But he is failing! It torments his heart that he is unable to communicate his wisdom to the individuals he encounters. How absorbed they had become in the tangle and mish-mash of human life. He had met none who felt inclined to chip away at the detractors and remember their calling. Emotion and flesh had become too enticing. The ‘will’, not strong enough to overcome the joy and thrill one experiences with the gift of touch, smell, taste, hear, and see. His mission, quest if you will, is to mentor. But to whom?

Born a thousand years old; people often remarked the infant appeared ‘wizened’. He was. Flashes of déjà vu periodically brought insights to current queries. He could not recall his previous lives in detail, only knew they existed. Now, some seventeen hundred sixty-five full moons later, he felt only as wizened as that new-born infant.

There is power in belief, and nothing is more enticing to man than power. He left the cannibalism of the soul to charlatans and swindlers who profited on the naïve and gullible. People too lazy or fearful to explore the belief they were born with, only to entitle another human being to serve as their personal liaison to God. He did know each life was meant to be a lesson – or several lessons, if you were on a return trip – learned. And each individual must trek that path alone.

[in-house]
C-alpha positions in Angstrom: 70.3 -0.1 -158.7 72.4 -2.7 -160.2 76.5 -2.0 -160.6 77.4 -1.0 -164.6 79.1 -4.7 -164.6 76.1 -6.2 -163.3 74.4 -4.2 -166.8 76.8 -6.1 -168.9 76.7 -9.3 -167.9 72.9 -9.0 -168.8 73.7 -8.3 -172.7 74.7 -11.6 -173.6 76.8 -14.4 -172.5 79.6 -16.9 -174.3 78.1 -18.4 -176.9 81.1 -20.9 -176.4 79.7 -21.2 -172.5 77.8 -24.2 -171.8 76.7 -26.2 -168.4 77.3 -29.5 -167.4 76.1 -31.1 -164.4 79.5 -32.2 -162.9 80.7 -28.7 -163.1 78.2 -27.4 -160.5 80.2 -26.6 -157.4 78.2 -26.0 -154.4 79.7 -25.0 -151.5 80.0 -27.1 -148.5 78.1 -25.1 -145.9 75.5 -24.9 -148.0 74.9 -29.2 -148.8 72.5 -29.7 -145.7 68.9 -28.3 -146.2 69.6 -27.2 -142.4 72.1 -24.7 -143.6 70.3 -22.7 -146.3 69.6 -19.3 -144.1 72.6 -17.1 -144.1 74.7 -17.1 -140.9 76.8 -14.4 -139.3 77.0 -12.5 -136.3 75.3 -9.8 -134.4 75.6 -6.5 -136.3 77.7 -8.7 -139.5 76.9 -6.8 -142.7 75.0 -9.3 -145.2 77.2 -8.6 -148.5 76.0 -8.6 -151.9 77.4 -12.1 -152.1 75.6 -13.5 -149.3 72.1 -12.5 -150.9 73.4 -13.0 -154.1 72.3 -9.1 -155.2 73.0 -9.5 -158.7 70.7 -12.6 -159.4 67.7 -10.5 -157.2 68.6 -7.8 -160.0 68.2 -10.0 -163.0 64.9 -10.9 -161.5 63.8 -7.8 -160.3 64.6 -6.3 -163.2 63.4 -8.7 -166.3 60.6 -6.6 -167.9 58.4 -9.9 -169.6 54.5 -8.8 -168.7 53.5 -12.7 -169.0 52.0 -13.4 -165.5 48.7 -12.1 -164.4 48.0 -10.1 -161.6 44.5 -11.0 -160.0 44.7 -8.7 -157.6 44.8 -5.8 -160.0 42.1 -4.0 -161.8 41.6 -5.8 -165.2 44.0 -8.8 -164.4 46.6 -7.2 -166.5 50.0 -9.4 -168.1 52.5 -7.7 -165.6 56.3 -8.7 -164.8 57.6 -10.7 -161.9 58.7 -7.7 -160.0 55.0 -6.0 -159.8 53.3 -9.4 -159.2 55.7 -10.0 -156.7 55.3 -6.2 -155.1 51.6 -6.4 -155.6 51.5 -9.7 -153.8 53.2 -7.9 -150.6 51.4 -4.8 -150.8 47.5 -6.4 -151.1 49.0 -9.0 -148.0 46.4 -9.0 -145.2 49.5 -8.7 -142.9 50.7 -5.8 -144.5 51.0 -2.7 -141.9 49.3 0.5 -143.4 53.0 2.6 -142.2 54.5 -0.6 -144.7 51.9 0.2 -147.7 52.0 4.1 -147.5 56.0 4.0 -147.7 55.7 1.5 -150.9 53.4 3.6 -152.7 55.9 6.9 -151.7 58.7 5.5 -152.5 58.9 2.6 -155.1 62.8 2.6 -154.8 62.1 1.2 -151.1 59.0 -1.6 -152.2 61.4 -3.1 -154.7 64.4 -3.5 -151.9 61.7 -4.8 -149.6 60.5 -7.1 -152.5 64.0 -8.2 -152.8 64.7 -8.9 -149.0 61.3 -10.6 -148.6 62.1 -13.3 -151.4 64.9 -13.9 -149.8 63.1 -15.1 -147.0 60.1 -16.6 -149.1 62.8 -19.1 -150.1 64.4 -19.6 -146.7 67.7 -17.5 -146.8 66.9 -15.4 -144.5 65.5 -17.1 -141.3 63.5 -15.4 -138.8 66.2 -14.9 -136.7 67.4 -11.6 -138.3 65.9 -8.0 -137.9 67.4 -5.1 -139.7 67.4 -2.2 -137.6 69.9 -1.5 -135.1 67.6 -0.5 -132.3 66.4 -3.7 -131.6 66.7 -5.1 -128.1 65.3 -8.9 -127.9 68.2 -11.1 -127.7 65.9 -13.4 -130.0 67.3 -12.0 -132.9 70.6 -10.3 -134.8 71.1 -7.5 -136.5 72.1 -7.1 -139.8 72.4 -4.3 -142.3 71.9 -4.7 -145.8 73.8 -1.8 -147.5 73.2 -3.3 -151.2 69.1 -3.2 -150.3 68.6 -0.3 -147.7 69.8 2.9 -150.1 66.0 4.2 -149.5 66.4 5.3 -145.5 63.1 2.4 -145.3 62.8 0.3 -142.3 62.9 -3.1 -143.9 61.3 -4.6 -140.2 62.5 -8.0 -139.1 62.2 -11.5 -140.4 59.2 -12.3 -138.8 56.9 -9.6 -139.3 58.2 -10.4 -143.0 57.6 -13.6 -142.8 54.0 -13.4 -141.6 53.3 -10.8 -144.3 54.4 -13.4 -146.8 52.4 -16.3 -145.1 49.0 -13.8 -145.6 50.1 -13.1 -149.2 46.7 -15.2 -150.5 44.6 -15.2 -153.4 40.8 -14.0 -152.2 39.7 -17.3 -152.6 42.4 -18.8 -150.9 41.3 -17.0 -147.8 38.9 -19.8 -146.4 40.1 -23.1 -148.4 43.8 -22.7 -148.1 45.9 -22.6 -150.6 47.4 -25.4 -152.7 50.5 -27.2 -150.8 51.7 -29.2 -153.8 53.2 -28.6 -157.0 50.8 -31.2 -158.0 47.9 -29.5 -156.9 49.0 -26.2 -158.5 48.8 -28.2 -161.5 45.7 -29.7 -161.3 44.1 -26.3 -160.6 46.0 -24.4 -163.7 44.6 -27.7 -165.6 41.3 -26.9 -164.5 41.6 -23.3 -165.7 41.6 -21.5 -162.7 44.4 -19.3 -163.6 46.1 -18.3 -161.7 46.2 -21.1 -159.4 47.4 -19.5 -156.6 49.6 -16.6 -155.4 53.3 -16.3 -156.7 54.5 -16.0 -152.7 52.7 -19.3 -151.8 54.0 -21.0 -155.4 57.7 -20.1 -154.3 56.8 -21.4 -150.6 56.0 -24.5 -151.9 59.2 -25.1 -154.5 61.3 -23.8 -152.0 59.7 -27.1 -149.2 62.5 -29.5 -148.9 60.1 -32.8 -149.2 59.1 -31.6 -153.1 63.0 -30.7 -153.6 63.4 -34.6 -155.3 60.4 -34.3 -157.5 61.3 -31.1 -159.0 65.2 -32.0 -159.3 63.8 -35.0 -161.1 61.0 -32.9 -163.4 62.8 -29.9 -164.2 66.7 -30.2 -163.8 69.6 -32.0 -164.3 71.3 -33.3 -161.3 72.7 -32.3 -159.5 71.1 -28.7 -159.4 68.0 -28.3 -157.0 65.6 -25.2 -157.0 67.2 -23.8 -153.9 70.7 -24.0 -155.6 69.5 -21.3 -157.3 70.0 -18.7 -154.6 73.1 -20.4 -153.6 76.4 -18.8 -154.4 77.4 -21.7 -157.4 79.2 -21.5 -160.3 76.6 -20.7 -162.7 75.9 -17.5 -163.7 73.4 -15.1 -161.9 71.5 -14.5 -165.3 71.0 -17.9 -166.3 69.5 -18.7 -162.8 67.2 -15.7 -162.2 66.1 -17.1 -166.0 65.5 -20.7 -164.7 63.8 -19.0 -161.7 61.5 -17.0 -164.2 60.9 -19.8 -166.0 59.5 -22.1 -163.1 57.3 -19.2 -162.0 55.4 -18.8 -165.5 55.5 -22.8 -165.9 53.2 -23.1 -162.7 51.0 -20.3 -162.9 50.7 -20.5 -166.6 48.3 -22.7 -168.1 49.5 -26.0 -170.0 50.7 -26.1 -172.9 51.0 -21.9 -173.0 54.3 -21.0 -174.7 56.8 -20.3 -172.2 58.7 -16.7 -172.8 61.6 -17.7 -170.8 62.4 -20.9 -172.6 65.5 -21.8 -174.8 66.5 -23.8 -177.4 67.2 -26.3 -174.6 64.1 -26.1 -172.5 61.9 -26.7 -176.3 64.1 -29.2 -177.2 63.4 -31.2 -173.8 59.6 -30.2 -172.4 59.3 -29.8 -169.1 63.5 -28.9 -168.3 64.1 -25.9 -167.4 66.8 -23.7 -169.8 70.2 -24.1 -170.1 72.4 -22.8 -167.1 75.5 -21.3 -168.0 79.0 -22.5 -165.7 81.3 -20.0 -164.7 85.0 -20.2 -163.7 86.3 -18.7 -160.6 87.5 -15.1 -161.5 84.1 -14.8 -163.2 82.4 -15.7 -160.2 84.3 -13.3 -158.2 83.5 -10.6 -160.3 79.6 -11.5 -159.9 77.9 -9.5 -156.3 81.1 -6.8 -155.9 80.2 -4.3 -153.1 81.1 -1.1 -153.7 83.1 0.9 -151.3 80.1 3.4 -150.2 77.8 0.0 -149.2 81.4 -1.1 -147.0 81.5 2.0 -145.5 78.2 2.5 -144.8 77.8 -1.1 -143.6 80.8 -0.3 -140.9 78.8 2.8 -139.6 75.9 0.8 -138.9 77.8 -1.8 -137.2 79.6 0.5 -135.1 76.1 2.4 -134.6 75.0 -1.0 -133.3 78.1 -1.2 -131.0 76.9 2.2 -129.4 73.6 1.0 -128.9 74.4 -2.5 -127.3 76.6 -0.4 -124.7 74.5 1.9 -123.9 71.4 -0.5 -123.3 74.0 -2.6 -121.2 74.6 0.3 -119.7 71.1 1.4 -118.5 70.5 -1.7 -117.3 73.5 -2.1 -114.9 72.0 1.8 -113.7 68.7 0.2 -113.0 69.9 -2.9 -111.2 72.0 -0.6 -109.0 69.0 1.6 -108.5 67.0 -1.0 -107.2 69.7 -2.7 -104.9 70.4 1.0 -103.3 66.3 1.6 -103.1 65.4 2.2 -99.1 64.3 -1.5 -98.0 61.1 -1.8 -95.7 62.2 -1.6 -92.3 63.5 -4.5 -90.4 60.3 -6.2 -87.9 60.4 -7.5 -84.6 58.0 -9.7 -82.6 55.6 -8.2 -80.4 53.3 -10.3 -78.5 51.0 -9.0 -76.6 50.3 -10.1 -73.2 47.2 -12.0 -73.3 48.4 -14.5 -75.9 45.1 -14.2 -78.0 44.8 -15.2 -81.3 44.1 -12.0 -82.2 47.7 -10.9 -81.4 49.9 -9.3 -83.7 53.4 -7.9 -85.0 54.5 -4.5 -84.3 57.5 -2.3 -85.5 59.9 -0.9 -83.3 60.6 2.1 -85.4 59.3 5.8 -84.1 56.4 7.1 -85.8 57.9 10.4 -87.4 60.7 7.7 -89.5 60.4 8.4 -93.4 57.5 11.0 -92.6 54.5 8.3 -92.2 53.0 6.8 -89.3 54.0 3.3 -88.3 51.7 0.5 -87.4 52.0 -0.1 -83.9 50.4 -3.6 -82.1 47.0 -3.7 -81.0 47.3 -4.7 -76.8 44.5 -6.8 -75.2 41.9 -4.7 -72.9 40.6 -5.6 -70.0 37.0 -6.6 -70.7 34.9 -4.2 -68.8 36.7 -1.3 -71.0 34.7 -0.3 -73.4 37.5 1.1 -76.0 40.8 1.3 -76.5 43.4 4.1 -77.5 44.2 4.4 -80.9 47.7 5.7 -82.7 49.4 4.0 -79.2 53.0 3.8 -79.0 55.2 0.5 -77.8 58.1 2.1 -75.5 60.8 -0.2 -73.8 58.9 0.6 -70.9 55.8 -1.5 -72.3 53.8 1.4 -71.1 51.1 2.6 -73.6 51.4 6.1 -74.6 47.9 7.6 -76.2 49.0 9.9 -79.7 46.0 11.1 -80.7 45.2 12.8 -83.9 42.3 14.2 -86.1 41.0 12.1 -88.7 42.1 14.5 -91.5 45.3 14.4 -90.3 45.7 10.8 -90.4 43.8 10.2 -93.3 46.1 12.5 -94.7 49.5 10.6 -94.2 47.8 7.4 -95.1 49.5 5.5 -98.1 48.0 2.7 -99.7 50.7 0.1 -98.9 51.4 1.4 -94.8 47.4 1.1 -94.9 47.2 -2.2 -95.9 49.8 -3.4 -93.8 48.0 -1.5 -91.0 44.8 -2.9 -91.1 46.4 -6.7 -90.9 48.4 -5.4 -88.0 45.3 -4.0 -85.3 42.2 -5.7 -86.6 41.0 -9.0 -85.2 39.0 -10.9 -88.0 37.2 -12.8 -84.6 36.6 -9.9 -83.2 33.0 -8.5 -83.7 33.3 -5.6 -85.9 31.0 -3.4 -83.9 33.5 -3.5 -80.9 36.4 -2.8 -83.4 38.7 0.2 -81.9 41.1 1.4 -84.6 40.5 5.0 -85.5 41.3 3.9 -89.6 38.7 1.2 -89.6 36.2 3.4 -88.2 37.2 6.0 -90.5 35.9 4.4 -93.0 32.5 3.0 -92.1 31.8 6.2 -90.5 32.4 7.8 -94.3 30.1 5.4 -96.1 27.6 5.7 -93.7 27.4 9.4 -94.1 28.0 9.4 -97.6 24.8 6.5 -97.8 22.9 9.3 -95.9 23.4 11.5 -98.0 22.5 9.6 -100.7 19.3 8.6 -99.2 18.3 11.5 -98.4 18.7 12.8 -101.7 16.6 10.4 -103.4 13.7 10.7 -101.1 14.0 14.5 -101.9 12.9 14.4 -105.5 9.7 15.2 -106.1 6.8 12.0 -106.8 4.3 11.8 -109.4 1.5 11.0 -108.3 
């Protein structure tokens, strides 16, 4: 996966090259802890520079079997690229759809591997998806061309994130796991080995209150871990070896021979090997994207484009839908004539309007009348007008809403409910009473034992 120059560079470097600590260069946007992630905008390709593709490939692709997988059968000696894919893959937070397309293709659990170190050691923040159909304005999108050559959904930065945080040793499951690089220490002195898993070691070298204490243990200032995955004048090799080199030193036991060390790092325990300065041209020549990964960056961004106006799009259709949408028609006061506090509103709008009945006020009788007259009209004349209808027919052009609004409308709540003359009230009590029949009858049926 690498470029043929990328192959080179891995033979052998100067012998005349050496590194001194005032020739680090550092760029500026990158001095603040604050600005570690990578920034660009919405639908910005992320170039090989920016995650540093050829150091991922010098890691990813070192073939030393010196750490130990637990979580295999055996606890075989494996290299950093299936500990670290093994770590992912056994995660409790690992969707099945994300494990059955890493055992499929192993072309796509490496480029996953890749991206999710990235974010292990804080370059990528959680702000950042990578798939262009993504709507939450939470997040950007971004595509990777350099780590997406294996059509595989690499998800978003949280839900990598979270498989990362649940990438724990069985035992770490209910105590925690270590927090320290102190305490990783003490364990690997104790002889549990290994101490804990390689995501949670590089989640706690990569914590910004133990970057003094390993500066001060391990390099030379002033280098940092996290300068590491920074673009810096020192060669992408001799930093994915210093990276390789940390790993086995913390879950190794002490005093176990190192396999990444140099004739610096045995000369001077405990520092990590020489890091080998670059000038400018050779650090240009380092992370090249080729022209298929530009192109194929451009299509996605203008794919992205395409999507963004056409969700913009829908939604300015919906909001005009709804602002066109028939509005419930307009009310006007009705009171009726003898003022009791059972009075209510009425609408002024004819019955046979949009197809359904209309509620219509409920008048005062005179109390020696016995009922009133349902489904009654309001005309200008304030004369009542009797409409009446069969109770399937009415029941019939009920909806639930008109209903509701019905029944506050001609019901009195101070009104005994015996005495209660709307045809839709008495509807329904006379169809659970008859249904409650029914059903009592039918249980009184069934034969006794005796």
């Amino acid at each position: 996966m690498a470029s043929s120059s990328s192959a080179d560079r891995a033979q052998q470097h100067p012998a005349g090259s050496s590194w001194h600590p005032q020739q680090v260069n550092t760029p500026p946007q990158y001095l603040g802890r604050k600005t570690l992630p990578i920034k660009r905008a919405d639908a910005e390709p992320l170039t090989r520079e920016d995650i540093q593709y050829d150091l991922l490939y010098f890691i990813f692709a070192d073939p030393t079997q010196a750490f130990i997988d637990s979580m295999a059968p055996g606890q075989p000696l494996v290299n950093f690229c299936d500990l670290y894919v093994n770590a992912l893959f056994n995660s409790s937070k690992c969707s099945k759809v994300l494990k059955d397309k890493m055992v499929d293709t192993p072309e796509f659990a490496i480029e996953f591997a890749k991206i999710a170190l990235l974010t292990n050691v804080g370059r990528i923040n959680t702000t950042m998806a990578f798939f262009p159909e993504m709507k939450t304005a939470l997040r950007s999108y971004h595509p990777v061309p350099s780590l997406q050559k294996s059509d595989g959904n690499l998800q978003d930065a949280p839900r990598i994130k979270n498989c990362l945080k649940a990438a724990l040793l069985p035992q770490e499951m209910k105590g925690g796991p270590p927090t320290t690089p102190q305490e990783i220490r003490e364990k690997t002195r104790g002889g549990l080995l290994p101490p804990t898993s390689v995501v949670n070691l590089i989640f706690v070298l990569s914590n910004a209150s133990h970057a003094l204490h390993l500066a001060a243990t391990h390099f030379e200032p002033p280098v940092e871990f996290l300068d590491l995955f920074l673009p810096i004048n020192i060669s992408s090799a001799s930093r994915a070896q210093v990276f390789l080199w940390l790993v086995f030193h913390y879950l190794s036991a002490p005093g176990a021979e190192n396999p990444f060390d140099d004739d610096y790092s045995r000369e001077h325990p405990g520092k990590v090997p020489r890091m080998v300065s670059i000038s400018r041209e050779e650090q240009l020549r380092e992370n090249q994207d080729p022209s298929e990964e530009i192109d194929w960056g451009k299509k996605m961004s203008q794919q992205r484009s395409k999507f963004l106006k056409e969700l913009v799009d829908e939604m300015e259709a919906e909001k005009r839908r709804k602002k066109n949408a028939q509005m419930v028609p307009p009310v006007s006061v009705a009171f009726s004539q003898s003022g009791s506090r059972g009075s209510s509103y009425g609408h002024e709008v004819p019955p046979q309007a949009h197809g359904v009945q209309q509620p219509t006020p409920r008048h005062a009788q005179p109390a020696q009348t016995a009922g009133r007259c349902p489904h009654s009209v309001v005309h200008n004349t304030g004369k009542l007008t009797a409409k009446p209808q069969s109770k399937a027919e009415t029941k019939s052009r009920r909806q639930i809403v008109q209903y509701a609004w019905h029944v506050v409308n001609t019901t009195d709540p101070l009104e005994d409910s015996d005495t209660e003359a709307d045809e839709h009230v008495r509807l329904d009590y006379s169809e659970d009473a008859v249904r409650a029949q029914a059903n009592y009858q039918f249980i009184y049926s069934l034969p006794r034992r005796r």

He preached not with ferocity nor uncompromising insistence. The light filled his heart with the simplicity of joy, the humbleness of patience and the compassion of exculpation. Yet his radiance had enraptured no disciples; there were no followers of his teachings, as had been for the prophets before him. He wondered if he had reached anyone in his past, and possibly that individual had begun the journey to only recently reach the end of one road and begin the path of another. He had heard of no one, but then again, who had heard of him? Yet, even the prophets had teachers.